Cancer keeps coming for the young. Why?

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A report released last month by the American Cancer Society reflects significant progress in recent decades in early detection and treatment of the disease.

That’s the good news. The report also highlights a disturbing new development: Higher rates of colorectal cancer among younger people.

Kimmie Ng, an associate professor of medicine at Harvard Medical School and the founding director of Dana-Farber’s Young-Onset Colorectal Cancer Center, has seen this trend close up.

There’s no clear cause behind the surge, she says, but researchers are keenly interested in the “birth-cohort effect” and the potential role of environmental factors. The interview has been edited for clarity and length.

Looking at the landscape broadly, how are we doing with cancer in the U.S.?

Overall, there is good news. The number of cancer deaths has decreased significantly since the previous report. That suggests that we’ve had substantial treatment advances and, for the cancers that have screening programs, increased compliance.

That has led to the detection of earlier-stage cancers that are more curable. The combination of those factors has led to an overall decrease in cancer deaths, which is very encouraging.

But what concerns us is what we’re seeing in the clinic every day: More young people, otherwise healthy with no genetic syndrome, being diagnosed with very advanced stages of gastrointestinal cancers.

For men under 50, colorectal cancer is now the leading cause of cancer-related death, surpassing central nervous system tumors as well as lung cancers. In women under 50, it is now the second leading cause of cancer death.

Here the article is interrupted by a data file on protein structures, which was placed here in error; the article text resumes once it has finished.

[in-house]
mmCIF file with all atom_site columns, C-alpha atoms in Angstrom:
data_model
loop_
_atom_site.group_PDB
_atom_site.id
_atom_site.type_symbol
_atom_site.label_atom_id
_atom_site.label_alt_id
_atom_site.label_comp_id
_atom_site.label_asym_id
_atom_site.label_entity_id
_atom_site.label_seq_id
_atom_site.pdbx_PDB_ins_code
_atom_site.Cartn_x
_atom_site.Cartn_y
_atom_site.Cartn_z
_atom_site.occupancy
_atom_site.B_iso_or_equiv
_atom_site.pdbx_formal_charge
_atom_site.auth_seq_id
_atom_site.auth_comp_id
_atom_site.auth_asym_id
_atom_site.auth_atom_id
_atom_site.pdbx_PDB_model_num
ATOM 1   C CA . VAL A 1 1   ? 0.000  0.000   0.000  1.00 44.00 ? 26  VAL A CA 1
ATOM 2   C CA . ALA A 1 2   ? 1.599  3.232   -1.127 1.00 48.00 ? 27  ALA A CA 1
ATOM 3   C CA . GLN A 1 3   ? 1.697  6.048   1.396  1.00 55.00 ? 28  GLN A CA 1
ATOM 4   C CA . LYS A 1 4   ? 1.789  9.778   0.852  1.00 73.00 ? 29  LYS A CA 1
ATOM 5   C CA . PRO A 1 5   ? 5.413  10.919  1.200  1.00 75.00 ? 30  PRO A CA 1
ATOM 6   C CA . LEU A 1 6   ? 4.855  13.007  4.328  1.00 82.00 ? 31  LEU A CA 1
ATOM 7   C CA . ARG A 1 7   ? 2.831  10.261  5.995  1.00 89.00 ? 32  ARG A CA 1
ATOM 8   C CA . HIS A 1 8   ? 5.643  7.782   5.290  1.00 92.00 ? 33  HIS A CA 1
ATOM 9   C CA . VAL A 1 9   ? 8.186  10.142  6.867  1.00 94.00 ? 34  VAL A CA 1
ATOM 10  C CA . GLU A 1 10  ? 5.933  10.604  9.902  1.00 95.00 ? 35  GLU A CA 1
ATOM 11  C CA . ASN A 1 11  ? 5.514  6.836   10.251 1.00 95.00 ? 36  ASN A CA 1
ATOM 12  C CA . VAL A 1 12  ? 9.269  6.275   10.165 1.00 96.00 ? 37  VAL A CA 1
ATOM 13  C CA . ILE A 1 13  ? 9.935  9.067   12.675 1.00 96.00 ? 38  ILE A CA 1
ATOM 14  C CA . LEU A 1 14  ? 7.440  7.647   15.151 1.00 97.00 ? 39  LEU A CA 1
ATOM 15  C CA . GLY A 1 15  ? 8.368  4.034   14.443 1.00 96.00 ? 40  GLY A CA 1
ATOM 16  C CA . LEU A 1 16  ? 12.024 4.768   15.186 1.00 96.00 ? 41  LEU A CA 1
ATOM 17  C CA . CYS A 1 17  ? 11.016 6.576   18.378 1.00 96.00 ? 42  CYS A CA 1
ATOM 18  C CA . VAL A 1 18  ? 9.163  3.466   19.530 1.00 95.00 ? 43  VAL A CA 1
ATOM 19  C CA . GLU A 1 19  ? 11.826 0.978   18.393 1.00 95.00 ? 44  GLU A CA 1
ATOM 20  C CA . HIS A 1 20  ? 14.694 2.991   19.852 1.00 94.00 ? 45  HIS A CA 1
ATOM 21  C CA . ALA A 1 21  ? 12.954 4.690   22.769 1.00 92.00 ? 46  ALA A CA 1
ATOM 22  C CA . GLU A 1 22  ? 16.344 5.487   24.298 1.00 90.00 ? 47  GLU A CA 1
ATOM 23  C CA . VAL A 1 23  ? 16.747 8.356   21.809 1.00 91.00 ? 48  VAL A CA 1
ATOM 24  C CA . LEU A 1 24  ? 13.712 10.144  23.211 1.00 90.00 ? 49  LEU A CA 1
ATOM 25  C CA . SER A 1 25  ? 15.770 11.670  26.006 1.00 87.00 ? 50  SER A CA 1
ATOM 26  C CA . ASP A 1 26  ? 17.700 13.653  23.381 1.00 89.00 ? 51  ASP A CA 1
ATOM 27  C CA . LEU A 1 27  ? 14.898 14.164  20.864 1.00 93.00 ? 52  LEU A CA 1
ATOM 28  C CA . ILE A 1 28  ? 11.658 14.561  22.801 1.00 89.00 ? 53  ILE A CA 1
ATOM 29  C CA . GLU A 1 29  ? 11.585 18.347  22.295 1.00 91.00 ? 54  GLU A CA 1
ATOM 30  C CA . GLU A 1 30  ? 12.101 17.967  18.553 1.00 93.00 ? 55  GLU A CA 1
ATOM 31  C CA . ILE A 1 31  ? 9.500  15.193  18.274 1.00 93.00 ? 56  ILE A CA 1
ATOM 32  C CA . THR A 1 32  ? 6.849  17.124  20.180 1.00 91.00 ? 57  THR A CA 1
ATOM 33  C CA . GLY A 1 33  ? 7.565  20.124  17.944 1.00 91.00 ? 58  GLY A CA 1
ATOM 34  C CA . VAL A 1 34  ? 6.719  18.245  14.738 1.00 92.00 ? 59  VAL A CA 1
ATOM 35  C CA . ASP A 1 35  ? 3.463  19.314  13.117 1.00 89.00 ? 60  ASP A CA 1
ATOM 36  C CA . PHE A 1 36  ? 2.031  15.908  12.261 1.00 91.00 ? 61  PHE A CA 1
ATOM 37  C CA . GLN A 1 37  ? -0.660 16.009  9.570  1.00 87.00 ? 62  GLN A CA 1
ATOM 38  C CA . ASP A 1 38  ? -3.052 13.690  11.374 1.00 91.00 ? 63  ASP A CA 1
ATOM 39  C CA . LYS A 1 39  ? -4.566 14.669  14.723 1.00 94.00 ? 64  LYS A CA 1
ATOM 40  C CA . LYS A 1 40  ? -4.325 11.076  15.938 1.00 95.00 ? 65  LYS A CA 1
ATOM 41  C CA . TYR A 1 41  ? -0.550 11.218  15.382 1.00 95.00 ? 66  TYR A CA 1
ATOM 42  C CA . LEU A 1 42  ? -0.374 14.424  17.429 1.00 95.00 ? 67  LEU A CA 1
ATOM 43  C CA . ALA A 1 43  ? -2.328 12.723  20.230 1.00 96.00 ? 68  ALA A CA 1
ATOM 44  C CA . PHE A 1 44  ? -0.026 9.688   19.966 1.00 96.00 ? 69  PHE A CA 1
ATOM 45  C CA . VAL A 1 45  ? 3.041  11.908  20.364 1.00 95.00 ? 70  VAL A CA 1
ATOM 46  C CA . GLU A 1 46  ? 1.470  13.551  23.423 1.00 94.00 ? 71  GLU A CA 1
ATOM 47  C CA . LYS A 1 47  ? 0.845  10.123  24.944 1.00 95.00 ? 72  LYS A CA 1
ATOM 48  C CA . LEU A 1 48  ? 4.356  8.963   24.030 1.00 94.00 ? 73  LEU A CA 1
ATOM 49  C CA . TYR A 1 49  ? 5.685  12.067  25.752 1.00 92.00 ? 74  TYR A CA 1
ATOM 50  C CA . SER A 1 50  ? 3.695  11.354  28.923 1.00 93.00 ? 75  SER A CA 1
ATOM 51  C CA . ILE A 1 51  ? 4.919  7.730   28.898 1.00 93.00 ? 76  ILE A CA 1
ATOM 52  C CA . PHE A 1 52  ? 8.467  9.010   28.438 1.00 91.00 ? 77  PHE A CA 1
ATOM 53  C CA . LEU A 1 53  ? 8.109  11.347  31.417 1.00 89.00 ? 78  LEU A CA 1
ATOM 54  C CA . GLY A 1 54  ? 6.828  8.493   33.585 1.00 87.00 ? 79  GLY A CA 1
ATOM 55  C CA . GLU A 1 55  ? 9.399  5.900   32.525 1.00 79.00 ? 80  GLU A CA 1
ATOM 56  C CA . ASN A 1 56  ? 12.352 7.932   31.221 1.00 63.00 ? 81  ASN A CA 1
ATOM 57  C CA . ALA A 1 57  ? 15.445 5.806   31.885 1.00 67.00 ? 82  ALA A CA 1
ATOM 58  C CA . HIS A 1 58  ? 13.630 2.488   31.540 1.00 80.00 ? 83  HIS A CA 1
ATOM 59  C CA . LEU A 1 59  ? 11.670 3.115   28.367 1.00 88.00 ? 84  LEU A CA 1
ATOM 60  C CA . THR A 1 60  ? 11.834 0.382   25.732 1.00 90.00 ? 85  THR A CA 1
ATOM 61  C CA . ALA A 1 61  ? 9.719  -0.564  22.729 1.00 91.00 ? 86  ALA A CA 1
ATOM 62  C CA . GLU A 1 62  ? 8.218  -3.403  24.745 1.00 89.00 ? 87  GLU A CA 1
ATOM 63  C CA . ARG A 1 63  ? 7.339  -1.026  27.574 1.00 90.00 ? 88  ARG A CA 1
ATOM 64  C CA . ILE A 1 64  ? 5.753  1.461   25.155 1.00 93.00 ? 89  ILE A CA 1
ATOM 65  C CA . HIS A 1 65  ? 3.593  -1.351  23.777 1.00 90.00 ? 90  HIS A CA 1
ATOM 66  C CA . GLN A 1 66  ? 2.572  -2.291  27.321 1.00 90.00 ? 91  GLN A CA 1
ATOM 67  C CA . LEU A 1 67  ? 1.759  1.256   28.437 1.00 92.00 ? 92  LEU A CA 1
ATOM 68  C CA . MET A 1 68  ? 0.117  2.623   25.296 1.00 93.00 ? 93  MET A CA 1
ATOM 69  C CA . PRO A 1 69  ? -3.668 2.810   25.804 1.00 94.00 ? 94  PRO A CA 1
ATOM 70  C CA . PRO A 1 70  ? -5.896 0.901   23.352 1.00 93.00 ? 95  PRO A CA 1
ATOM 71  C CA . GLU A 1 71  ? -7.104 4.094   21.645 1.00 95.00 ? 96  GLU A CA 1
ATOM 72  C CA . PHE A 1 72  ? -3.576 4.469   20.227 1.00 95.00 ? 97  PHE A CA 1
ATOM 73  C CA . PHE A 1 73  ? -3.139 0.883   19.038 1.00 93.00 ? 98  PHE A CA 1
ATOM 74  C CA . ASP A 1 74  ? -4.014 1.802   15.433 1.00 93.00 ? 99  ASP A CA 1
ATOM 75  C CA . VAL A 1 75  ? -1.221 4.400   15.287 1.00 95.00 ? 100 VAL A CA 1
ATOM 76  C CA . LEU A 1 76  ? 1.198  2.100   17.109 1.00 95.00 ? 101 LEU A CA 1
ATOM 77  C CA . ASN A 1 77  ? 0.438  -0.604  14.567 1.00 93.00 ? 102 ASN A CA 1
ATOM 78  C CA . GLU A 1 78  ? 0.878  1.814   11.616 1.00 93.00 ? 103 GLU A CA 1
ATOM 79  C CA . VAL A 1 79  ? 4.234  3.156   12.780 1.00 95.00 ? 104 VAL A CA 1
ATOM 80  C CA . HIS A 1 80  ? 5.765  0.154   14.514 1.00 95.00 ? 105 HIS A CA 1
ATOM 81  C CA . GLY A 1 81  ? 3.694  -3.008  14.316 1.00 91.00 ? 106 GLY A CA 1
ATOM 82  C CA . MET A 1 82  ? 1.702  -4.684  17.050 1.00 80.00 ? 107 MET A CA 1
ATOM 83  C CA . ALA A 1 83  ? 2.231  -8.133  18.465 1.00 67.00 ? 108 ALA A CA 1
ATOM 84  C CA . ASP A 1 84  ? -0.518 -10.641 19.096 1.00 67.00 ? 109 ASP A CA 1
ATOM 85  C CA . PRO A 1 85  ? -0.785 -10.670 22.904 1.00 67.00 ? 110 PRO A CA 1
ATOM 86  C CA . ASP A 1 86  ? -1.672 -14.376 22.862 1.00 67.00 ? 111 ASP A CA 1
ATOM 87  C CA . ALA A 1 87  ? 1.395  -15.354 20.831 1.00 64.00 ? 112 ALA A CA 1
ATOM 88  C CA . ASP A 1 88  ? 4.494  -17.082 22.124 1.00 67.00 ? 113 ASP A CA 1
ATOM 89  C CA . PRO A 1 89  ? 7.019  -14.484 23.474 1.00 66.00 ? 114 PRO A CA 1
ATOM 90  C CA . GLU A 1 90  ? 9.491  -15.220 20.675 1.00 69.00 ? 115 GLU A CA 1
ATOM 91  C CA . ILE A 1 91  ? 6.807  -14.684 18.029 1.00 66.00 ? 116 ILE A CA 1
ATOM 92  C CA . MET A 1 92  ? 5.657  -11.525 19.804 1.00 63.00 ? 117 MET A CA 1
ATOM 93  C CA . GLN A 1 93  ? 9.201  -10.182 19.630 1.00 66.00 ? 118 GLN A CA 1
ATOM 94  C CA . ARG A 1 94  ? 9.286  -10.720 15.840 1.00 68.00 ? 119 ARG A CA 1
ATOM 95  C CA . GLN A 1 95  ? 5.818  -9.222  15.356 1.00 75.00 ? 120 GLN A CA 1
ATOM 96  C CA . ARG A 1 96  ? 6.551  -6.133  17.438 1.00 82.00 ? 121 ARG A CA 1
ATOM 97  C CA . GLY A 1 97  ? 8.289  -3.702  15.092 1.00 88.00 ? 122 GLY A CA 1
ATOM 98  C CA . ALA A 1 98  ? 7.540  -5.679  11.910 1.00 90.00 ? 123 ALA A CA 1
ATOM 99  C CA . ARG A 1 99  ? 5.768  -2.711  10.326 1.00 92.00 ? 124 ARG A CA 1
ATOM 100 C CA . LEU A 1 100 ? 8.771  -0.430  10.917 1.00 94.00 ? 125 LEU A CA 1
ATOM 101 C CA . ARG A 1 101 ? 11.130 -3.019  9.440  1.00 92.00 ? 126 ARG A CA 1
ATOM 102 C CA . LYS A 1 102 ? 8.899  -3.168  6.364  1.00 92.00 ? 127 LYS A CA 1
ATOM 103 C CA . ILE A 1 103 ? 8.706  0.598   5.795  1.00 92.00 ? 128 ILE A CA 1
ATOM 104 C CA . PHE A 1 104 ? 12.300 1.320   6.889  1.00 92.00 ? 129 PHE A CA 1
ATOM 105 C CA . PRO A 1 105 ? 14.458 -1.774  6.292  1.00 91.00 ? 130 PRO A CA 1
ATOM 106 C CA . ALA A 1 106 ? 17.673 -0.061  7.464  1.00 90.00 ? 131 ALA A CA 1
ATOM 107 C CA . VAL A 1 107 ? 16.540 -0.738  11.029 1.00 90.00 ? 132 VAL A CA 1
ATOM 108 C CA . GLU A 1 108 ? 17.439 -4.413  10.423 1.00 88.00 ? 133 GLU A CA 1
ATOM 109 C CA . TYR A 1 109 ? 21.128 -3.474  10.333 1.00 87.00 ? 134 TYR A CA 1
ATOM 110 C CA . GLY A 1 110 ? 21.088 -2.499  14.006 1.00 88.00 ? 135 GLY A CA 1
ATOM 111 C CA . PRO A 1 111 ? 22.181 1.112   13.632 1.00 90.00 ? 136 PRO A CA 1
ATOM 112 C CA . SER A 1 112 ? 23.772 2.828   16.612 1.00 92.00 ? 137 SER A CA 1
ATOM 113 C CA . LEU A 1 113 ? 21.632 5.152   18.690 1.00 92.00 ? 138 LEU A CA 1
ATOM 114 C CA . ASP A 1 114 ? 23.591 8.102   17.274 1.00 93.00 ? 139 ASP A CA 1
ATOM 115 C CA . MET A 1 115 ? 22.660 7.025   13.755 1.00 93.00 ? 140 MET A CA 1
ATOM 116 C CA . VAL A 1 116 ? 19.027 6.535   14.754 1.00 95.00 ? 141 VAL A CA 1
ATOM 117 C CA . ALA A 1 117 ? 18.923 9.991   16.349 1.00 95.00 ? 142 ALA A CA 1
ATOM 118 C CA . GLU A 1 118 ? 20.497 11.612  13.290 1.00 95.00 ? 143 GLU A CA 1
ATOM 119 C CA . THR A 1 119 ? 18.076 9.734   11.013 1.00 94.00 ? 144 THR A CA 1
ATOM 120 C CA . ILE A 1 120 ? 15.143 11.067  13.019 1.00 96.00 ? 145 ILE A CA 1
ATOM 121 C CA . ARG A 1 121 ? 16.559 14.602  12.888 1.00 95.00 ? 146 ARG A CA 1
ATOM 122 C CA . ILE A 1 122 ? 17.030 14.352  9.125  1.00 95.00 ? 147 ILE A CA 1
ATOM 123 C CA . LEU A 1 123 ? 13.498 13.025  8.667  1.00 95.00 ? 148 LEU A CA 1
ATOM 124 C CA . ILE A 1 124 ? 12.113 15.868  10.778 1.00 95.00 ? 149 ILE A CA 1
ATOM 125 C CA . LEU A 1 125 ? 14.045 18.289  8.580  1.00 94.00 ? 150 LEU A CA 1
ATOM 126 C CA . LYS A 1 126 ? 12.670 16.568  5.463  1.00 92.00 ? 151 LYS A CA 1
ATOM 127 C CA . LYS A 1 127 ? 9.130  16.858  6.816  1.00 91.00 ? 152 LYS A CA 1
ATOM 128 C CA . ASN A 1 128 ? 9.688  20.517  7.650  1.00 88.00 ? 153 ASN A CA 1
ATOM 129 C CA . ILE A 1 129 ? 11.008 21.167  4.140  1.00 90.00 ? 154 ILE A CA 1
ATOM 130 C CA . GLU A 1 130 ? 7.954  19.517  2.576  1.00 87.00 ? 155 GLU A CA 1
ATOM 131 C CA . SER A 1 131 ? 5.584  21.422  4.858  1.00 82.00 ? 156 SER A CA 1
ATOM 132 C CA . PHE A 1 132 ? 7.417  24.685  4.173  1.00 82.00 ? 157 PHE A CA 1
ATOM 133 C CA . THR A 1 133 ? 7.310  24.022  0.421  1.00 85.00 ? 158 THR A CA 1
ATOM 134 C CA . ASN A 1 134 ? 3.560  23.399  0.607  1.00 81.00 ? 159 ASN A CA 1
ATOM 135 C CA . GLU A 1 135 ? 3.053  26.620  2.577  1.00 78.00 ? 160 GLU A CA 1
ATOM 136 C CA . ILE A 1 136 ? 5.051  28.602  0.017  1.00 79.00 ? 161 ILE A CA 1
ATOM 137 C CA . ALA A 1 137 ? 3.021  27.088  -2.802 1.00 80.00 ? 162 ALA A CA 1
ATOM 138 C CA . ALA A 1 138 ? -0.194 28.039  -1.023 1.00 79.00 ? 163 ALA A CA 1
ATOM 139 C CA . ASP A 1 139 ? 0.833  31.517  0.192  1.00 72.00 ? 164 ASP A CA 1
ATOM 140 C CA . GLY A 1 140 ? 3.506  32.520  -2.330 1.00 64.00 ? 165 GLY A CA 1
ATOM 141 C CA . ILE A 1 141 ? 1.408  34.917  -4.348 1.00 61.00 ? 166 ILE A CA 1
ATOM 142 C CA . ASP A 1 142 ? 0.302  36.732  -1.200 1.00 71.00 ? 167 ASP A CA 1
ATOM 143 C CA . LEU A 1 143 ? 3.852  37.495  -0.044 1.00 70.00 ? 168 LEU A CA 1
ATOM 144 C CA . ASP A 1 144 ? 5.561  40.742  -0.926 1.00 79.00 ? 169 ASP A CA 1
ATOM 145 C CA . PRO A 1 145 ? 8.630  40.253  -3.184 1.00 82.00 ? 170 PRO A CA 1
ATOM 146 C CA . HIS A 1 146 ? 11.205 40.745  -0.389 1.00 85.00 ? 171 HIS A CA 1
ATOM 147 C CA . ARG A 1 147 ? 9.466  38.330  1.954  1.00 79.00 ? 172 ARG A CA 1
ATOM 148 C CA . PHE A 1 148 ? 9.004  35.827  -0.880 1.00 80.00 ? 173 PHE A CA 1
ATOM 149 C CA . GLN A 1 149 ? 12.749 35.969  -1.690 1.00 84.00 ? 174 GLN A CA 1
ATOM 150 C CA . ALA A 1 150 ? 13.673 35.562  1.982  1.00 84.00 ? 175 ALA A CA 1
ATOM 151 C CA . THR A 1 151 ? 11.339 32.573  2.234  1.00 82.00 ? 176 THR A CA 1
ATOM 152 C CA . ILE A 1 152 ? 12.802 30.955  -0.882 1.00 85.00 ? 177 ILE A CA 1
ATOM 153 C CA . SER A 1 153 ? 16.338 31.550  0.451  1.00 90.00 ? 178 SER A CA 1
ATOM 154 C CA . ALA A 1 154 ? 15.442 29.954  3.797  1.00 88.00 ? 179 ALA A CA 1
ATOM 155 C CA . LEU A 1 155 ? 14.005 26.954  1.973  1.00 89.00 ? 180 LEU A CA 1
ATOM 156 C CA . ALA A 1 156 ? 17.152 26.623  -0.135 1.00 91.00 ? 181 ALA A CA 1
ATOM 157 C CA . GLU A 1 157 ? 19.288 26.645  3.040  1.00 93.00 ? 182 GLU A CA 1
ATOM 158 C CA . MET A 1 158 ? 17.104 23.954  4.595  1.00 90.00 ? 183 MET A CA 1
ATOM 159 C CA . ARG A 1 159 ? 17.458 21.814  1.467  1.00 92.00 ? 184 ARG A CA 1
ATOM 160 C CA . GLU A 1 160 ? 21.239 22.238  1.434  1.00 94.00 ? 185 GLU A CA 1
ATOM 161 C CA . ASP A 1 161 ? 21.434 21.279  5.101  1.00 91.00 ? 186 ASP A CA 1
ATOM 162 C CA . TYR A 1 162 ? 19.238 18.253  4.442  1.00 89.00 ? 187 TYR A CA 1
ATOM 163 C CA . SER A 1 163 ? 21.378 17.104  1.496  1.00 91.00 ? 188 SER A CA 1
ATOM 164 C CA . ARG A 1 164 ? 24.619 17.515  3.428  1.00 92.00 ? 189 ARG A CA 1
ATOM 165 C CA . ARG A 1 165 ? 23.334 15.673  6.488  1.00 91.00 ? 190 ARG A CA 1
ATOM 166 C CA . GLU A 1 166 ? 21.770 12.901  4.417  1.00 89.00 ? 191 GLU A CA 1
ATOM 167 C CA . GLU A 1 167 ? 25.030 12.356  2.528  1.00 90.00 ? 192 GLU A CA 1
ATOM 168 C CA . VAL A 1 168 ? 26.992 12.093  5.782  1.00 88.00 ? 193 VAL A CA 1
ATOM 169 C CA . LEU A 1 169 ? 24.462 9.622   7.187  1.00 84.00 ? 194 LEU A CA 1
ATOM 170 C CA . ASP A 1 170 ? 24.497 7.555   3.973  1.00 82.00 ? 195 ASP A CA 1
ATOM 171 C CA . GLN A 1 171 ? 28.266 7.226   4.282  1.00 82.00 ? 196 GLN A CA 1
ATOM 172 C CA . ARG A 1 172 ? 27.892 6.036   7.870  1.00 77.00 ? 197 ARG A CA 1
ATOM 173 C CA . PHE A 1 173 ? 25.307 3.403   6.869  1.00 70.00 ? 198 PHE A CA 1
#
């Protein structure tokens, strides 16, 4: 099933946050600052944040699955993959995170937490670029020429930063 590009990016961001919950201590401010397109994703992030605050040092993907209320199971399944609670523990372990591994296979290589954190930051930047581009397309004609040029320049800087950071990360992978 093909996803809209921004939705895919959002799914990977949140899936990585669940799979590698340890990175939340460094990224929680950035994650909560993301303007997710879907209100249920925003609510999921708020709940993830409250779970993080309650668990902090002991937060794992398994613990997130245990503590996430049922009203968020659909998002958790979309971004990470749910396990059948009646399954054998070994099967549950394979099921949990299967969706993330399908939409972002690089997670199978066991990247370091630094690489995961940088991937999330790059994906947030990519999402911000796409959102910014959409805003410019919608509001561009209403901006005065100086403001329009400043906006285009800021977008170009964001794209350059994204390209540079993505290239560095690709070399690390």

These are concerning numbers, and we are all working hard to understand why this is happening.

What’s your sense of possible culprits?

We see this generational change—a “birth cohort effect”—in the rise of young-onset cancers. That leads us to suspect that a recent change in environmental exposure or a combination of exposures is contributing to the rise.

The main hypothesis is that some not-as-yet-identified environmental exposure is affecting individuals, starting in early life. The exposure perhaps occurs in utero, in infancy, or during childhood.

That then predisposes us to cancers at an earlier age. A lot of work has been focused on what the environmental exposures may be and what they might be doing biologically to lead to cancer development at a younger age.

Do you have a favored explanation—an area where you are focusing your research?

We focus on known risk factors for colorectal cancer, which is most strongly linked to diet and lifestyle factors, regardless of age.

It does seem to be digestive system cancers, as a group, that are rising in young people, so there are thoughts that there’s a shared underlying etiology related to obesity—a lot of these cancers are linked to obesity.

But I have to say, most of our patients are not obese. Many are marathon runners. Many follow very healthy diets and eat organically.

So we don’t know if it’s just diet and lifestyle factors or other things in our environment—pollutants, preservatives in our food. A recent paper on microplastics in Cancers generated a lot of interest.

By Alvin Powell, Harvard Gazette at Harvard University.